Scientific Poster Presentations - CONFERENCE 2020 - PART 14

Updated: Feb 18

Hello and welcome to the penultimate part of my blog series on the Horses Inside Out Annual Conference 2020 – Anatomy In Action.

Today I would like to briefly share with you the Scientific Poster Presentation Area that was on display at the conference.

The posters were on display in the same room as the anatomy exhibition and there was plenty of time to browse the posters during the weekend of the conference in the breaks between presenters and at the beginning and end of the day.

The authors were also on hand throughout the morning and afternoon coffee breaks to answer any questions about their studies.

I thought it might be useful to list out the posters and a little bit about the research, and then if you would like to find out more you will have some of the detail to go out and search for.

There were 7 posters to explore:

1.   Does Using Technology in coaching accelerate a decrease in the novice horse rider’s asymmetry?

Author: J Berry

Summary: Technology is springing up all around us, with many of these becoming available to coaches through mobile application technologies.

Horse riding is a skill that takes many hours of practice to refine.

One of the skills novice horse riders need to perfect is sitting symmetrically in the saddle, this has been reviewed and beginners have been shown to have greater asymmetry than competent riders.

This persistent asymmetry can cause back pain and other health problems in the horse and increasing the speed at which it can be decreased should be a key aim of equitation coaches.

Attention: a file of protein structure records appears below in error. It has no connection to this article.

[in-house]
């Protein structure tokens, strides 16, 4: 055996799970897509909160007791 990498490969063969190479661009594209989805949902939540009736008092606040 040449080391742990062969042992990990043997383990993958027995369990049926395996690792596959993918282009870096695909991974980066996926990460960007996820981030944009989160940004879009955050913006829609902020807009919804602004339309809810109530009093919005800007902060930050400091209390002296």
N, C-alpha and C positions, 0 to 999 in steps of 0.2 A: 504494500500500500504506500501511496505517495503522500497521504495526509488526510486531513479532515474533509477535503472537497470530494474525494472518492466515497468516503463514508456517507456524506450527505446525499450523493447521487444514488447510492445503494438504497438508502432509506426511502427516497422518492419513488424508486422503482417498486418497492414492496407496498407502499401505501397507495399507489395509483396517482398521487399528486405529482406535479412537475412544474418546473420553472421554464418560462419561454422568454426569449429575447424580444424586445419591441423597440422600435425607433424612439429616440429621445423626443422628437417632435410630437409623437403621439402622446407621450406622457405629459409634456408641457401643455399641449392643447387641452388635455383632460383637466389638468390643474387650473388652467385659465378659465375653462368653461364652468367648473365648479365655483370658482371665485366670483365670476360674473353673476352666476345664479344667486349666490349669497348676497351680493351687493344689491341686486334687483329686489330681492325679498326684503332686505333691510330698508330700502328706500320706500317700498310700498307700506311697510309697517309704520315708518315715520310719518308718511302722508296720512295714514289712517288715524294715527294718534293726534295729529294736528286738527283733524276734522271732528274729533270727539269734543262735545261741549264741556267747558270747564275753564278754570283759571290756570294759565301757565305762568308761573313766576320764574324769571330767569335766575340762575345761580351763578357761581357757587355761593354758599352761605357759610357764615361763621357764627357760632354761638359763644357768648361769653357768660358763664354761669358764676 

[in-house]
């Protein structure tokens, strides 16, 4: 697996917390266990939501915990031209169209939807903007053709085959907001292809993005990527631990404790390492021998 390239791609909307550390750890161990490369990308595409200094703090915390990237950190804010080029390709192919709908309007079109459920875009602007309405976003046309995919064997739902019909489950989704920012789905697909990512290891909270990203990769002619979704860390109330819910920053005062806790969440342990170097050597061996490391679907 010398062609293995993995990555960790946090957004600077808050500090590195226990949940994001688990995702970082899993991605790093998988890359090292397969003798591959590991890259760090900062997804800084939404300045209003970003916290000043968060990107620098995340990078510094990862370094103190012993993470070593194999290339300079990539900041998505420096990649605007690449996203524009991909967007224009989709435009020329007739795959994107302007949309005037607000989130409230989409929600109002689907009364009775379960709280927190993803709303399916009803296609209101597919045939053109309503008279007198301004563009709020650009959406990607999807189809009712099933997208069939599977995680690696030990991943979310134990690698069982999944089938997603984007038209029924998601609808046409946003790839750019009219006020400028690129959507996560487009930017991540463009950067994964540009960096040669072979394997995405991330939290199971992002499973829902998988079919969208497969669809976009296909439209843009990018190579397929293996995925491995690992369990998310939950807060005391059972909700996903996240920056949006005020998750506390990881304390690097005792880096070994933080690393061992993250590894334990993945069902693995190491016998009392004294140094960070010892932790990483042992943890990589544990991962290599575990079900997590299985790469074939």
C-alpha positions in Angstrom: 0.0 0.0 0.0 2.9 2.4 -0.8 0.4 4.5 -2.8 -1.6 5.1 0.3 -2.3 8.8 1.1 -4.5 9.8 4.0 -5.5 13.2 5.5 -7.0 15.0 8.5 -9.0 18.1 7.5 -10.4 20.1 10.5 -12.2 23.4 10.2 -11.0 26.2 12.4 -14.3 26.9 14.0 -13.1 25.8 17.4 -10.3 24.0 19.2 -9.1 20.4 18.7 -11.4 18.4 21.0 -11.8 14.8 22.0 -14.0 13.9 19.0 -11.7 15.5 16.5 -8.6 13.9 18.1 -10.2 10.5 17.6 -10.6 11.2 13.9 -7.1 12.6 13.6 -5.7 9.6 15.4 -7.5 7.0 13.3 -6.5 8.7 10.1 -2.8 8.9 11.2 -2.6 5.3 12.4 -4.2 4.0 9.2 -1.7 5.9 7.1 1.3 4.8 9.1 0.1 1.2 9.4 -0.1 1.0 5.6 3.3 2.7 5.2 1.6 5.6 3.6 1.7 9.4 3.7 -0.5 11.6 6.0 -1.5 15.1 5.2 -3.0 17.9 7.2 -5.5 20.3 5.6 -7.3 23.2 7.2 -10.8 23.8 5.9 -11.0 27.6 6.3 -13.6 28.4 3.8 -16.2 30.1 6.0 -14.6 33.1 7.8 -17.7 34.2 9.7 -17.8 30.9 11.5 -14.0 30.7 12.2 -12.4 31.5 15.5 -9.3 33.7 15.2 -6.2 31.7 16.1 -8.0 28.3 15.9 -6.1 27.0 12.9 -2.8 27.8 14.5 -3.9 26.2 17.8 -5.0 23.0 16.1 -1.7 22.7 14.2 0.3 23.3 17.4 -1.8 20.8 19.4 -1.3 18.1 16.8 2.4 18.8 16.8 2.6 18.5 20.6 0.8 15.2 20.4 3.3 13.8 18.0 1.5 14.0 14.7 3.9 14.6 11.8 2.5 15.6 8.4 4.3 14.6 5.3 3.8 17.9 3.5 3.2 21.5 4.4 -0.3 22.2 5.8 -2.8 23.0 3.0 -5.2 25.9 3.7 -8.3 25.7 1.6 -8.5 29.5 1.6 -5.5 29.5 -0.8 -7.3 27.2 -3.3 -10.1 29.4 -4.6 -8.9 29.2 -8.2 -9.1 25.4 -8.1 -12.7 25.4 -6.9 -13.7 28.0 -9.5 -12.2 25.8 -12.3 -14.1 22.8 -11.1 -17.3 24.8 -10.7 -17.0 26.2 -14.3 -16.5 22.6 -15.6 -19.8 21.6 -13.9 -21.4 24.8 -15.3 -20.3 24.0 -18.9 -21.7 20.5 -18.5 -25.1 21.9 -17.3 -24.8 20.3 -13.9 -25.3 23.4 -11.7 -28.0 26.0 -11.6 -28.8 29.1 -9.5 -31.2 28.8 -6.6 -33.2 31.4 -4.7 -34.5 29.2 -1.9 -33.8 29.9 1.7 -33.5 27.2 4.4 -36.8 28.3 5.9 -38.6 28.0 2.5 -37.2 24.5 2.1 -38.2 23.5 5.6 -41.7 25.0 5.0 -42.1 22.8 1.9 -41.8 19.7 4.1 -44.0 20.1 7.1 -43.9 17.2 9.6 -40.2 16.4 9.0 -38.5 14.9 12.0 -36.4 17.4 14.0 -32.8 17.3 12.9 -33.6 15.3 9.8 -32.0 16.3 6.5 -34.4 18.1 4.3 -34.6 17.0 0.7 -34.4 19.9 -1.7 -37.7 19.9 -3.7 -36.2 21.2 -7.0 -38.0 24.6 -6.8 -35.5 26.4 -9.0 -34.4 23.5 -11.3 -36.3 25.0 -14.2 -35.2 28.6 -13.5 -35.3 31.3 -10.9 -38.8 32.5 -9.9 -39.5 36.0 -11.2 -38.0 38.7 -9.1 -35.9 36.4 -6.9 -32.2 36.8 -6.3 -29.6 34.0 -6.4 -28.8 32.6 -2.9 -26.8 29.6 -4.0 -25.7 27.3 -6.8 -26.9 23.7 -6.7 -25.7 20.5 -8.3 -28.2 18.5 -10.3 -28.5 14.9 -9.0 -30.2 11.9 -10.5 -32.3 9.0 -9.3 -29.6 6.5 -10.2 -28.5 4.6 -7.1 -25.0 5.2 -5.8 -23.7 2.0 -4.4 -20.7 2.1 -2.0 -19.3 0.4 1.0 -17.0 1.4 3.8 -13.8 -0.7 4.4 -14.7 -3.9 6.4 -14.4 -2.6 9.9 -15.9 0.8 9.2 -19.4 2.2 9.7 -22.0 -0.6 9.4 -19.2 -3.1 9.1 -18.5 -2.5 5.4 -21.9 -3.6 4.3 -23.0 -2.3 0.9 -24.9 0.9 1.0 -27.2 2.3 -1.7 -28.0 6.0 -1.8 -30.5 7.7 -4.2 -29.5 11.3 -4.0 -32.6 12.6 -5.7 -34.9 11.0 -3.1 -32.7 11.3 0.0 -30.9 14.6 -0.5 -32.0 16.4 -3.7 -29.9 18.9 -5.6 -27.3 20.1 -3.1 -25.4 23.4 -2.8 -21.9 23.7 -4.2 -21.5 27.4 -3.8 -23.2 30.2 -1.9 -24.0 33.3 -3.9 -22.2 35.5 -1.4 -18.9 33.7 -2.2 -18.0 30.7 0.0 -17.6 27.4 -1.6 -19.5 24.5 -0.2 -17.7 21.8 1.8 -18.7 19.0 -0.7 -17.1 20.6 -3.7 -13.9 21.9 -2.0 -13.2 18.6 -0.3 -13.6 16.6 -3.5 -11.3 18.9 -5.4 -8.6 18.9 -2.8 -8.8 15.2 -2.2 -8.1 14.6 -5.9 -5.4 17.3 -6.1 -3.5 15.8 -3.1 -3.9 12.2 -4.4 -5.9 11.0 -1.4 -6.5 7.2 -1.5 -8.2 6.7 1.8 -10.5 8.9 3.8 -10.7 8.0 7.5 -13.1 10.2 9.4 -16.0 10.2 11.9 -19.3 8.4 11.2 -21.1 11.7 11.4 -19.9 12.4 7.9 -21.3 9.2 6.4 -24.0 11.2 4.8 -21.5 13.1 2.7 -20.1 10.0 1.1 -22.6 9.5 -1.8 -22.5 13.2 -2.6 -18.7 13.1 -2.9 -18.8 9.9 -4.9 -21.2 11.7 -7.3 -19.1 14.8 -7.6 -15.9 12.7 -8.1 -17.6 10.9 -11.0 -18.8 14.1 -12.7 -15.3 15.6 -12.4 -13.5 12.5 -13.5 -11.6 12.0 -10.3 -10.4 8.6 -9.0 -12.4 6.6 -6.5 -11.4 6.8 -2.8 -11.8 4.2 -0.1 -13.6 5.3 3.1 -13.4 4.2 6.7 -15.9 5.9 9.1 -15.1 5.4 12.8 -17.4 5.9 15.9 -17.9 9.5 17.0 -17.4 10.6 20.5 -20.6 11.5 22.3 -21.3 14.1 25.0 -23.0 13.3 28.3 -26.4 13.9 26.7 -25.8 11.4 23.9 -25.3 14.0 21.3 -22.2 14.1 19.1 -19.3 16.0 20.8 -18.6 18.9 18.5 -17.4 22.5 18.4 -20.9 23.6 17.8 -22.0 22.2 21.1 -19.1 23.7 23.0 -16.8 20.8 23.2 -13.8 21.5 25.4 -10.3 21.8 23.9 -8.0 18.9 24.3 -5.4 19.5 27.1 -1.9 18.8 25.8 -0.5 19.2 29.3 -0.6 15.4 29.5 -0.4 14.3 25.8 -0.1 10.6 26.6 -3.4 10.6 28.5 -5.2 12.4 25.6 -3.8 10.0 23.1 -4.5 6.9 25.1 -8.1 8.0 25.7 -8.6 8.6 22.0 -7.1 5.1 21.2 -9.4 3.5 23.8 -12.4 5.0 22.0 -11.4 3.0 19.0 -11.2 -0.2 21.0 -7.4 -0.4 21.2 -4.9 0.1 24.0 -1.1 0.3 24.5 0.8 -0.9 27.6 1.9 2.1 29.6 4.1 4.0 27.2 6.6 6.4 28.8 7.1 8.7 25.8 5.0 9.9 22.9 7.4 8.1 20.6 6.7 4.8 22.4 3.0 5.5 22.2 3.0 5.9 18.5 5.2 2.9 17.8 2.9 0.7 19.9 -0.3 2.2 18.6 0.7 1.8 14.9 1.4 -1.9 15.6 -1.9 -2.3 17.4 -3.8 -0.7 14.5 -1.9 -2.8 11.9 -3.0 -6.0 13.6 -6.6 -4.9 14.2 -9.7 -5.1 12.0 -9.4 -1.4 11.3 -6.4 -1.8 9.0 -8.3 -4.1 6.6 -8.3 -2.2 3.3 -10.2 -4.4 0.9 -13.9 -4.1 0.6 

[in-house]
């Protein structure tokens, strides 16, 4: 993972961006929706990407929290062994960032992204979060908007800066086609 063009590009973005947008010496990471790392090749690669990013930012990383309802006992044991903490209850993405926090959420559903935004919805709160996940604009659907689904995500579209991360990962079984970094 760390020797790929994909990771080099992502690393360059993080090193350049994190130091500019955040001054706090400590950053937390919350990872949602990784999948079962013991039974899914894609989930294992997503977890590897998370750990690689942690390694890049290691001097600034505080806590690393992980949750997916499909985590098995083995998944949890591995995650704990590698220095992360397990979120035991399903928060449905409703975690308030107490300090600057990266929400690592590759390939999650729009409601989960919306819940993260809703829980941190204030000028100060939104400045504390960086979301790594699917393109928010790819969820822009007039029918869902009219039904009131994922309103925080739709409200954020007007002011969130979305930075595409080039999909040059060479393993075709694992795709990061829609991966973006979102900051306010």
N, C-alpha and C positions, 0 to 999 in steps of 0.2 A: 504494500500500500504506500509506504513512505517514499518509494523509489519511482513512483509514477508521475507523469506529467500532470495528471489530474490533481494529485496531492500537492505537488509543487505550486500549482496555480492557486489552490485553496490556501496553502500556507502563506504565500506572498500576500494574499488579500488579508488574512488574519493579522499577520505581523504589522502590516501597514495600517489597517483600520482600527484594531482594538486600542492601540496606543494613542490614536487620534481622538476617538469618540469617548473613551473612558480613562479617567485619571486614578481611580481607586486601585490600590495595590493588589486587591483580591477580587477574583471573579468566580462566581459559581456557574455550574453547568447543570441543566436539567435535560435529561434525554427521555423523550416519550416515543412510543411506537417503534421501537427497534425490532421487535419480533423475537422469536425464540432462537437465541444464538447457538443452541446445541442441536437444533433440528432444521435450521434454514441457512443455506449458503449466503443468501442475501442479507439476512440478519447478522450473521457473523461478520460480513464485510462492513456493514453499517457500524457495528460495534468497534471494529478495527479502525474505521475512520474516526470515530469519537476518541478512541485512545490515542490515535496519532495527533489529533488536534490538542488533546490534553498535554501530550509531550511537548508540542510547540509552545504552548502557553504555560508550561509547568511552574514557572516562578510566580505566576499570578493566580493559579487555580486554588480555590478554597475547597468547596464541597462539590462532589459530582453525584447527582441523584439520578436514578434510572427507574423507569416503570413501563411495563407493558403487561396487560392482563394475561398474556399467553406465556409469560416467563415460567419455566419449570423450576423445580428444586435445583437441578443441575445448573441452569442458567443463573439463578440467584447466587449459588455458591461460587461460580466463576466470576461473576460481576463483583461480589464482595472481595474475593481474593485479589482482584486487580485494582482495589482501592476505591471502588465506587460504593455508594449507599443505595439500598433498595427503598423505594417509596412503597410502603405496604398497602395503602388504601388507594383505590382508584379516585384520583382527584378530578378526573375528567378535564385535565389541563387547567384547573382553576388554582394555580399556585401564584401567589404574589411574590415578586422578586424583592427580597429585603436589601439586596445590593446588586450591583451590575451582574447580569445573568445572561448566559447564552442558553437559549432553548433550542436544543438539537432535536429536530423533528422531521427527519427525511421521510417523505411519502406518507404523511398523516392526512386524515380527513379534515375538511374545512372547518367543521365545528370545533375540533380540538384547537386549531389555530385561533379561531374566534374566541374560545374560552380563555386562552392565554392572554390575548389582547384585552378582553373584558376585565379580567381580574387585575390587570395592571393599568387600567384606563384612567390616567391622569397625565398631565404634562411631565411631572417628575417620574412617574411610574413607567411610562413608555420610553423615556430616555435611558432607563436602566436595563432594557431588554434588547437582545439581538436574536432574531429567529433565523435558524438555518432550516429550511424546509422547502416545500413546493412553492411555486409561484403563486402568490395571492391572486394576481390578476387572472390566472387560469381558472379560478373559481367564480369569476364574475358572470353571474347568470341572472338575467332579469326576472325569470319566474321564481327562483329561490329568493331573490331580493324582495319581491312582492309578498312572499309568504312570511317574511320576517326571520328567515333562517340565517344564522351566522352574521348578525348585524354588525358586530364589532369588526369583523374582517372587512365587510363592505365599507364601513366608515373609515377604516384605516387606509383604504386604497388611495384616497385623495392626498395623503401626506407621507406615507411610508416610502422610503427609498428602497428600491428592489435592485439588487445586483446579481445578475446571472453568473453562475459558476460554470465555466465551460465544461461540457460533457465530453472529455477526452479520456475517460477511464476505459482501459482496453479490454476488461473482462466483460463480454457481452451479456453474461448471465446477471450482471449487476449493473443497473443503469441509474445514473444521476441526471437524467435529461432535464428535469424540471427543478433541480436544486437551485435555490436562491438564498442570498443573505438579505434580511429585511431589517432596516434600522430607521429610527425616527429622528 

(Image not from actual study)

2.      The incidence of, and relationship between, distal limb and fascial asymmetry, and performance in the event horse

Author: K Lesniak

Summary: Identification of influential conformational traits is an important aspect in choosing the most appropriate horse for a specific discipline with regards to both performance potential and career longevity.

Symmetry of bilateral traits, both functional and non-functional, demonstrates the ability of an individual to display their genotypic quality through their phenotype.

External trait symmetry has been linked to effective functioning and health of a number of internal organ systems.

The identification of a relationship between bilateral trait symmetry and performance in the equine athlete could highlight important conformational indicators of potential future performance.

(Image not from actual study)